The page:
The IMG tag allows for optional HEIGHT and WIDTH attributes, but how these are used may depend on the reader's browser. Some browsers fetch the complete text and graphics before anything is displayed. Some display all the text, leaving a place for the graphics encountered, then go back and start filling in the images. If HEIGHT and WIDTH attributes were specified, this type of browser usually allocates enough screen space for the graphics so that the page won't "jump" as the graphics files are processed.
Not all browsers treat these attributes the same, however. Some reserve the space indicated, then if the image is actually a different size they re-allocate the page for the true image size. This causes that page jump, but displays the image as it was built. Other browsers use the provided HEIGHT and WIDTH values and rescale the actual image to fit within that provided value. This is fine if that's what you wanted, but if you really provided a new image and forgot to go back and correct the HTML with the new values, some of your readers may be seeing some very strange pages.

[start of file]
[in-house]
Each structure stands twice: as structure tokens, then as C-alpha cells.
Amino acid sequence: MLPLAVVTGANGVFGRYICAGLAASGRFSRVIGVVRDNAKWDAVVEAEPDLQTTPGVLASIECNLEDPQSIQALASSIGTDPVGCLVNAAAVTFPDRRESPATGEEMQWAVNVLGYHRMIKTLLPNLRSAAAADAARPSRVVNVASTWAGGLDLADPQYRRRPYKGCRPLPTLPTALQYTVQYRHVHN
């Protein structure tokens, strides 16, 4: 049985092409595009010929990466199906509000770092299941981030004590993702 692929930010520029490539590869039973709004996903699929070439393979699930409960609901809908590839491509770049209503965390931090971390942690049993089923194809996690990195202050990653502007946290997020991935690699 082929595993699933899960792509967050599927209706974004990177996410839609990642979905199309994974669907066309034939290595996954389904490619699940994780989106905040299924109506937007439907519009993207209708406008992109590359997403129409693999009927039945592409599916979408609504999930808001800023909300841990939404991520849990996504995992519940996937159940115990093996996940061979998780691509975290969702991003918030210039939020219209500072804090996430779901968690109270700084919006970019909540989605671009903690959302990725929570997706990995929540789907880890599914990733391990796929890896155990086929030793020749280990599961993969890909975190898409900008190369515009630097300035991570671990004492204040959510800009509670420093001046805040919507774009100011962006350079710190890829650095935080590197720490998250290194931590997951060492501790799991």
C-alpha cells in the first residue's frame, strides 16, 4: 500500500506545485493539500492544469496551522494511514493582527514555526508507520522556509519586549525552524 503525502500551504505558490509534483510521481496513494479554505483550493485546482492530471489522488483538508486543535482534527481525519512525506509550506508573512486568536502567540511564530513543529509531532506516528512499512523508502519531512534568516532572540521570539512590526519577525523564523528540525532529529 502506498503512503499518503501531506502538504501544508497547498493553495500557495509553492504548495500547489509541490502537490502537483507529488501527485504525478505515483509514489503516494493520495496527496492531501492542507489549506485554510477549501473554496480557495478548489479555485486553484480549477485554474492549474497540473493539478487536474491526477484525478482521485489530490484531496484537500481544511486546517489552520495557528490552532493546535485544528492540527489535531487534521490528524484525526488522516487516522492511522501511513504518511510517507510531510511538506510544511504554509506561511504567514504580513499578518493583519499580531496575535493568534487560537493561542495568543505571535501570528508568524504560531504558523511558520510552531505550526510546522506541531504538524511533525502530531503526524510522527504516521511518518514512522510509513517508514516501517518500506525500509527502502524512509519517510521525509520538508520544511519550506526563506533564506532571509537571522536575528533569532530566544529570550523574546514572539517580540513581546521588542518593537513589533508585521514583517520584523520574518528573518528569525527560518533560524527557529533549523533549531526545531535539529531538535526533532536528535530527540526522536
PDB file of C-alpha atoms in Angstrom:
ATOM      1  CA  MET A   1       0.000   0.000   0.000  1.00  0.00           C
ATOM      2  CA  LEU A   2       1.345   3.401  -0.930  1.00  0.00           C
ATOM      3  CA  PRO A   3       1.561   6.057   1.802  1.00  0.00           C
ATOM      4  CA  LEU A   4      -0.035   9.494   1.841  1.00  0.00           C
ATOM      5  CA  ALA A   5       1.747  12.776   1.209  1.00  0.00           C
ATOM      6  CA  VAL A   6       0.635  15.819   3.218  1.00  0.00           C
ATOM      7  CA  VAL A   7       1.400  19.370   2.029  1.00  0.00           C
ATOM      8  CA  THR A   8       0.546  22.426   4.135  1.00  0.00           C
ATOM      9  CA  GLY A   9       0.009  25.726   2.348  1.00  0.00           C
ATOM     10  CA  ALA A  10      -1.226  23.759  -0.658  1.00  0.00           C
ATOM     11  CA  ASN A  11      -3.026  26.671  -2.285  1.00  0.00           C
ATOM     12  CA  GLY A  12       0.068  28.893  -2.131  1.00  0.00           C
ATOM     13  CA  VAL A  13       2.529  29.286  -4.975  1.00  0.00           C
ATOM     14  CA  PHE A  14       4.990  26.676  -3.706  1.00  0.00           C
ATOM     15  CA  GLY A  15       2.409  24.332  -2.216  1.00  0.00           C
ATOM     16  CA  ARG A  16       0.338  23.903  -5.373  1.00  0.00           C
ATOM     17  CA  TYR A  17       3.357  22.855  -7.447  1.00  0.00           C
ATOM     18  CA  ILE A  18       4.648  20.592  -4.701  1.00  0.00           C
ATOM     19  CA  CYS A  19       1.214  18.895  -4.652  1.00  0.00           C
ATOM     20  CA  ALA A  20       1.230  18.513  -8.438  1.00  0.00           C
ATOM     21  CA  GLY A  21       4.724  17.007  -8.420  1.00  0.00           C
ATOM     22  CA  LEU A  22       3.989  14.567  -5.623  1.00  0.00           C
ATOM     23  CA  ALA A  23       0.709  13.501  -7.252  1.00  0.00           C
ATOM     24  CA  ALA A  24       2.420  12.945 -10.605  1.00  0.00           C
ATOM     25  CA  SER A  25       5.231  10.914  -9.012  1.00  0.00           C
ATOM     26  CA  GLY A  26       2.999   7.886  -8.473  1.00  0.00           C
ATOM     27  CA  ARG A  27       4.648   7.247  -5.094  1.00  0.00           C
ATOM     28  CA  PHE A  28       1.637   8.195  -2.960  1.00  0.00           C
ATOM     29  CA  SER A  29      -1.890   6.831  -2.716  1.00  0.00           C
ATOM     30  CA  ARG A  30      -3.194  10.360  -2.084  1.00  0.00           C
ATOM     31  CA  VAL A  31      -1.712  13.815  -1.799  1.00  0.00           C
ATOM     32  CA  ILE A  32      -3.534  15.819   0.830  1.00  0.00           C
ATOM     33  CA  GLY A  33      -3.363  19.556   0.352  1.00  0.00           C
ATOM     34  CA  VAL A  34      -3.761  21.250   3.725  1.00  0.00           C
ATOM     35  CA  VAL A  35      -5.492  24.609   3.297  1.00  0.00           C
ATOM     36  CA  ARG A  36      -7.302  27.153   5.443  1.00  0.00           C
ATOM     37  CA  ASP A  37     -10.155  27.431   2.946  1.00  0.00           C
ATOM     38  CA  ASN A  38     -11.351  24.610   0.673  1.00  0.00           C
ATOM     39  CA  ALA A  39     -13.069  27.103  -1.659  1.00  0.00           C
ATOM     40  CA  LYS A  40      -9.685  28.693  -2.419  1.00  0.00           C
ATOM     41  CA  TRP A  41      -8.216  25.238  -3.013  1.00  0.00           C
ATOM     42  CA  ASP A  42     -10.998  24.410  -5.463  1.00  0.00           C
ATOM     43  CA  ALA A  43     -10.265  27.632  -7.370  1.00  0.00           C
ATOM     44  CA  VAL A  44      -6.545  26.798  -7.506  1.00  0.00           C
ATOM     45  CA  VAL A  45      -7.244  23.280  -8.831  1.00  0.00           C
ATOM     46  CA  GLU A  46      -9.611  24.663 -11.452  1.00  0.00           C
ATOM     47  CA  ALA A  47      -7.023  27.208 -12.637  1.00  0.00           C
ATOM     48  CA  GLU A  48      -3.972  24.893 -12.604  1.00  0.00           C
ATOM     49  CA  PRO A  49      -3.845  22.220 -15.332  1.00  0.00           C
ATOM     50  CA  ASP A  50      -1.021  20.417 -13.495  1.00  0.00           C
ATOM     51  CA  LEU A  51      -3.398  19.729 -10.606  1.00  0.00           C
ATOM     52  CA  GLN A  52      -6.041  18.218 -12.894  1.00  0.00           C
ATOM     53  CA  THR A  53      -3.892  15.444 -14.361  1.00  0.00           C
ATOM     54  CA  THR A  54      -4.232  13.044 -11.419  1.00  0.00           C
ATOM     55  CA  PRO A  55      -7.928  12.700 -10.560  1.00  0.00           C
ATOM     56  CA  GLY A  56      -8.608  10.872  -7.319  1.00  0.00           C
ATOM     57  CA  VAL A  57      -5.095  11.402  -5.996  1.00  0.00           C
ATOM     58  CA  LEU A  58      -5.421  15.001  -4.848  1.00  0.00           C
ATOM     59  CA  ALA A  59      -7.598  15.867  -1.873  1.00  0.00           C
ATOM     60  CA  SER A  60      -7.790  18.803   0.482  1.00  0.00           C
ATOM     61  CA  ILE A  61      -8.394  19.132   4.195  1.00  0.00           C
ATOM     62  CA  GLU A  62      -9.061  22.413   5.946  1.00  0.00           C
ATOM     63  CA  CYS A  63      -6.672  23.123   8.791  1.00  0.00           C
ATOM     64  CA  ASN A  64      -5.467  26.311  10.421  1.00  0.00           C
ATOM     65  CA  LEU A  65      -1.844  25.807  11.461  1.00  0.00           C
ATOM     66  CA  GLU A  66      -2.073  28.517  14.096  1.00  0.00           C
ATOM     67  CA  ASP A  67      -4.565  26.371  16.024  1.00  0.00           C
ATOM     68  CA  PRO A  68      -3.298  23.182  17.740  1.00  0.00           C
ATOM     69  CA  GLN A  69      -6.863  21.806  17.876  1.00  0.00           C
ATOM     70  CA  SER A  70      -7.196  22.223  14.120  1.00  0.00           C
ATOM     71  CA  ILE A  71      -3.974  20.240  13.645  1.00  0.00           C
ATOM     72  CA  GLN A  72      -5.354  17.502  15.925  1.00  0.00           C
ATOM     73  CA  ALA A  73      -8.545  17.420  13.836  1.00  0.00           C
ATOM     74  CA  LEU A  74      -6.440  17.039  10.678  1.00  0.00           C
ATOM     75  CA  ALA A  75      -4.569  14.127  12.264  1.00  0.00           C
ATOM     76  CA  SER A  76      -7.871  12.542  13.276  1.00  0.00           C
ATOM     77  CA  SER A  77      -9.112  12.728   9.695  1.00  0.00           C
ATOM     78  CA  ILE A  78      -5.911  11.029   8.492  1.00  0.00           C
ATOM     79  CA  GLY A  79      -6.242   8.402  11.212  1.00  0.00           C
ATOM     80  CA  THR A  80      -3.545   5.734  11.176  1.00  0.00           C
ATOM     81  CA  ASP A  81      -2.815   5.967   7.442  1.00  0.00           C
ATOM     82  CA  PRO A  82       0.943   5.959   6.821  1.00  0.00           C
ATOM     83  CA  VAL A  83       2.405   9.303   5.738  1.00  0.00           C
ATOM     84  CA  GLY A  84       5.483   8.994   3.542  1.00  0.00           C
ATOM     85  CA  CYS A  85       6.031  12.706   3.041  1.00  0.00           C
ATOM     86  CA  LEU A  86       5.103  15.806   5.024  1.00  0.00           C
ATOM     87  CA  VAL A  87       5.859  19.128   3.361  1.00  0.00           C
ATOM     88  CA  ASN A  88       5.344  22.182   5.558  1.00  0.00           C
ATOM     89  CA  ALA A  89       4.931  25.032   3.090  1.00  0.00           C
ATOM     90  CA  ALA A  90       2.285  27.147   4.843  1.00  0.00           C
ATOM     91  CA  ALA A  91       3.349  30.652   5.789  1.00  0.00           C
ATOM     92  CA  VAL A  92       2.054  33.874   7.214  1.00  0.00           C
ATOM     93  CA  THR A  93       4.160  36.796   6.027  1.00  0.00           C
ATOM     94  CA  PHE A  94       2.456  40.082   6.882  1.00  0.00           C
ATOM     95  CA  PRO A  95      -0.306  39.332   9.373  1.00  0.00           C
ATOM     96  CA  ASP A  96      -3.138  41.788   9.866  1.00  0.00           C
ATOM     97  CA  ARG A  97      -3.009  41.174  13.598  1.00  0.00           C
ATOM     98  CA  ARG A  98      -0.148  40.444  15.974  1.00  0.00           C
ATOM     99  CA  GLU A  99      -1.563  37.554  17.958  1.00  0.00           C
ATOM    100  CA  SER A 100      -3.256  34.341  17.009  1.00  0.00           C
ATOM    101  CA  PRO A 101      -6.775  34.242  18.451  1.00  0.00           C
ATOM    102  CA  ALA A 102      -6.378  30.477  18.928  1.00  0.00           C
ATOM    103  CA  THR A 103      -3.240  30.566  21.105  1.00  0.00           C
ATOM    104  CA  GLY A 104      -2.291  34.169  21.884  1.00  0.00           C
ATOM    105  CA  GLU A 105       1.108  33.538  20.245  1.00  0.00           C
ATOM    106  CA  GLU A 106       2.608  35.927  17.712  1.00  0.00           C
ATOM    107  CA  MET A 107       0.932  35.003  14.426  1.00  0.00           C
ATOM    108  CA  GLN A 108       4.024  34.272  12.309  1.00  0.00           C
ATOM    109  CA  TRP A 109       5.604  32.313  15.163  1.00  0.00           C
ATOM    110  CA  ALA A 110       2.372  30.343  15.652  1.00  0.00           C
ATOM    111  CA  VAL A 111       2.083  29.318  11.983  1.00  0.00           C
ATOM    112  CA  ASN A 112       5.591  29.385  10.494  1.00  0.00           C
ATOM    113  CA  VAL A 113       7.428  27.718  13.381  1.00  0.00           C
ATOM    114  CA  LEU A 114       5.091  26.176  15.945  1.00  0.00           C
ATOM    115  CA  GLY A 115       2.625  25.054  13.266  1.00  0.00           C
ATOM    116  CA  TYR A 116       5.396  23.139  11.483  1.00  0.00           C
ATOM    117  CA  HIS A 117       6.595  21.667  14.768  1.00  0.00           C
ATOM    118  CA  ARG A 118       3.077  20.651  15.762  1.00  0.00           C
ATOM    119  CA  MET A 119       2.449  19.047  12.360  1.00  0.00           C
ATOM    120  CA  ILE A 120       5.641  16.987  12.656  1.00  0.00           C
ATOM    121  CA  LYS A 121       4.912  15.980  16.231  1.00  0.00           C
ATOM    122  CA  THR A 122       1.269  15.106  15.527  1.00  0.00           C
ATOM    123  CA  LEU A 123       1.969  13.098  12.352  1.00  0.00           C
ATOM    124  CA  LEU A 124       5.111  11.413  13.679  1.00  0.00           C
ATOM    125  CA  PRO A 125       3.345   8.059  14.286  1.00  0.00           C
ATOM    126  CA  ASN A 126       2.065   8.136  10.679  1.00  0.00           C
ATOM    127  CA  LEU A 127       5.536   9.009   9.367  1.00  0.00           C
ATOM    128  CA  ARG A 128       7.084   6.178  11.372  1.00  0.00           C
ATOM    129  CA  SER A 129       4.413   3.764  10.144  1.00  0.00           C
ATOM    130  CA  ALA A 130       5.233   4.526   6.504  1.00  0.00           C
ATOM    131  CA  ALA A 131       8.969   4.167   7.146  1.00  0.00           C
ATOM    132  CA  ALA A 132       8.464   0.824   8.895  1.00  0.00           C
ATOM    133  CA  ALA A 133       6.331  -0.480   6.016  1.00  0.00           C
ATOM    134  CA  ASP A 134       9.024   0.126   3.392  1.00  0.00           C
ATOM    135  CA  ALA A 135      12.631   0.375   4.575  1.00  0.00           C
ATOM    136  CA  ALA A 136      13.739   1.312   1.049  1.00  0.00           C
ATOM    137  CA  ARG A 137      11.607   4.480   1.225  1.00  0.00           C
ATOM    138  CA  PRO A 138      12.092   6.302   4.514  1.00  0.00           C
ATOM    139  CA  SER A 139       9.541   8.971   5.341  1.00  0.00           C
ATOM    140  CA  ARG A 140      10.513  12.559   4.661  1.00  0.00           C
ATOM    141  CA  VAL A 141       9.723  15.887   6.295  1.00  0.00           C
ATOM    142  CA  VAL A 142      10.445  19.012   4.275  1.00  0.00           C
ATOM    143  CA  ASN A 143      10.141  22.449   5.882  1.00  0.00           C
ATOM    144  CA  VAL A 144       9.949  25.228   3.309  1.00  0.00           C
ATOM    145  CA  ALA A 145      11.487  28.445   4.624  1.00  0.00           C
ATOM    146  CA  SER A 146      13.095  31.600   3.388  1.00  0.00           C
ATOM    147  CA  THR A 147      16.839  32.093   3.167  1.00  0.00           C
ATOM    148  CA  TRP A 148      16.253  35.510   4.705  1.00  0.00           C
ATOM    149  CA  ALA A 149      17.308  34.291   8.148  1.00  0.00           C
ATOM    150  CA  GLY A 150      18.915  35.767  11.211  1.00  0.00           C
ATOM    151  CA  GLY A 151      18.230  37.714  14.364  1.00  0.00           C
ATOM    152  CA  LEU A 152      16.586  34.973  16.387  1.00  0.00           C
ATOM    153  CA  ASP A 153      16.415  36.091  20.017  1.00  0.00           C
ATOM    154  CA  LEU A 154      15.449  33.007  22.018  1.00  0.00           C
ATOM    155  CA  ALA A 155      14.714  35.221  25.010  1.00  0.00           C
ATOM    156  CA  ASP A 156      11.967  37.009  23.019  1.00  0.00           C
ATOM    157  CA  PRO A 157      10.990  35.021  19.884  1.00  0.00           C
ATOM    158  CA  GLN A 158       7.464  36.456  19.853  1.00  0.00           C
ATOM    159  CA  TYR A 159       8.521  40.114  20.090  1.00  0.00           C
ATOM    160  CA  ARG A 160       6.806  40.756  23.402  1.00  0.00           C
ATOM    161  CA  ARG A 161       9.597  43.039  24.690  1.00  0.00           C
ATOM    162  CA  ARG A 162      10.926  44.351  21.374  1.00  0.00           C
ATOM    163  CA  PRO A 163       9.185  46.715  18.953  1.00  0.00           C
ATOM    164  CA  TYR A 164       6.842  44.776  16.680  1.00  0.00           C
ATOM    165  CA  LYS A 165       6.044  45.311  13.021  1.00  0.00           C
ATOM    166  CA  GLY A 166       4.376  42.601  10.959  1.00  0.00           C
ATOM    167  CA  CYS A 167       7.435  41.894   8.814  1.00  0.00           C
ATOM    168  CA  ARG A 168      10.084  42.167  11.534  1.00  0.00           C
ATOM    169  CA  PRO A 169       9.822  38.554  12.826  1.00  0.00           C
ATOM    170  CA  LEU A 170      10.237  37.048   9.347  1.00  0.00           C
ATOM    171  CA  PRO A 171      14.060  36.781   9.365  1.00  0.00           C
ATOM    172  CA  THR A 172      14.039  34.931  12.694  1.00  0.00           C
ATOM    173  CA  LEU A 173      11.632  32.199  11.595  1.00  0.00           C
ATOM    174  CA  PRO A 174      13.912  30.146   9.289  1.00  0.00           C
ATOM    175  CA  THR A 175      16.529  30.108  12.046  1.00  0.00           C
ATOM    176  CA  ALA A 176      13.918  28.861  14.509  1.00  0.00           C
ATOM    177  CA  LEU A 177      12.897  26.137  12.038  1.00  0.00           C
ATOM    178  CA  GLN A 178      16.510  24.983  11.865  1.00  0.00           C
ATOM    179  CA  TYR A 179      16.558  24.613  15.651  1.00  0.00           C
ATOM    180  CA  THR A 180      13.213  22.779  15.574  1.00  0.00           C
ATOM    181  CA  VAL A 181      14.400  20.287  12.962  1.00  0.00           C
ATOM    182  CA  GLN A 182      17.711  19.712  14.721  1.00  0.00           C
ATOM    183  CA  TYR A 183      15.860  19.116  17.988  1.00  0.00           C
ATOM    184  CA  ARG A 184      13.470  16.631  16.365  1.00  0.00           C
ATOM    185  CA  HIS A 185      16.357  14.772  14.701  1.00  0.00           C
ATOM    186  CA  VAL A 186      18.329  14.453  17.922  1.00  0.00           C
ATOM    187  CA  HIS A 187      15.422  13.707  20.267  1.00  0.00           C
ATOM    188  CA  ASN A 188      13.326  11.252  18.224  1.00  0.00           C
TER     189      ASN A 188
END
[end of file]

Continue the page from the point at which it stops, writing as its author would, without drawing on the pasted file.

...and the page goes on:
A mis-use for this feature (that I have found used on more than a few sites) is to send a very large image, tie up the line time, then make my browser scale and dither it down to what should have been provided as a small "thumbnail" in the first place. On a re-scaling browser the visual result may be the same, but the access time is much longer. On a re-allocating browser, the reader gets to look at the giant image amidst the text, often with a note to "click here to view full size image." Please don't let this happen to your pages.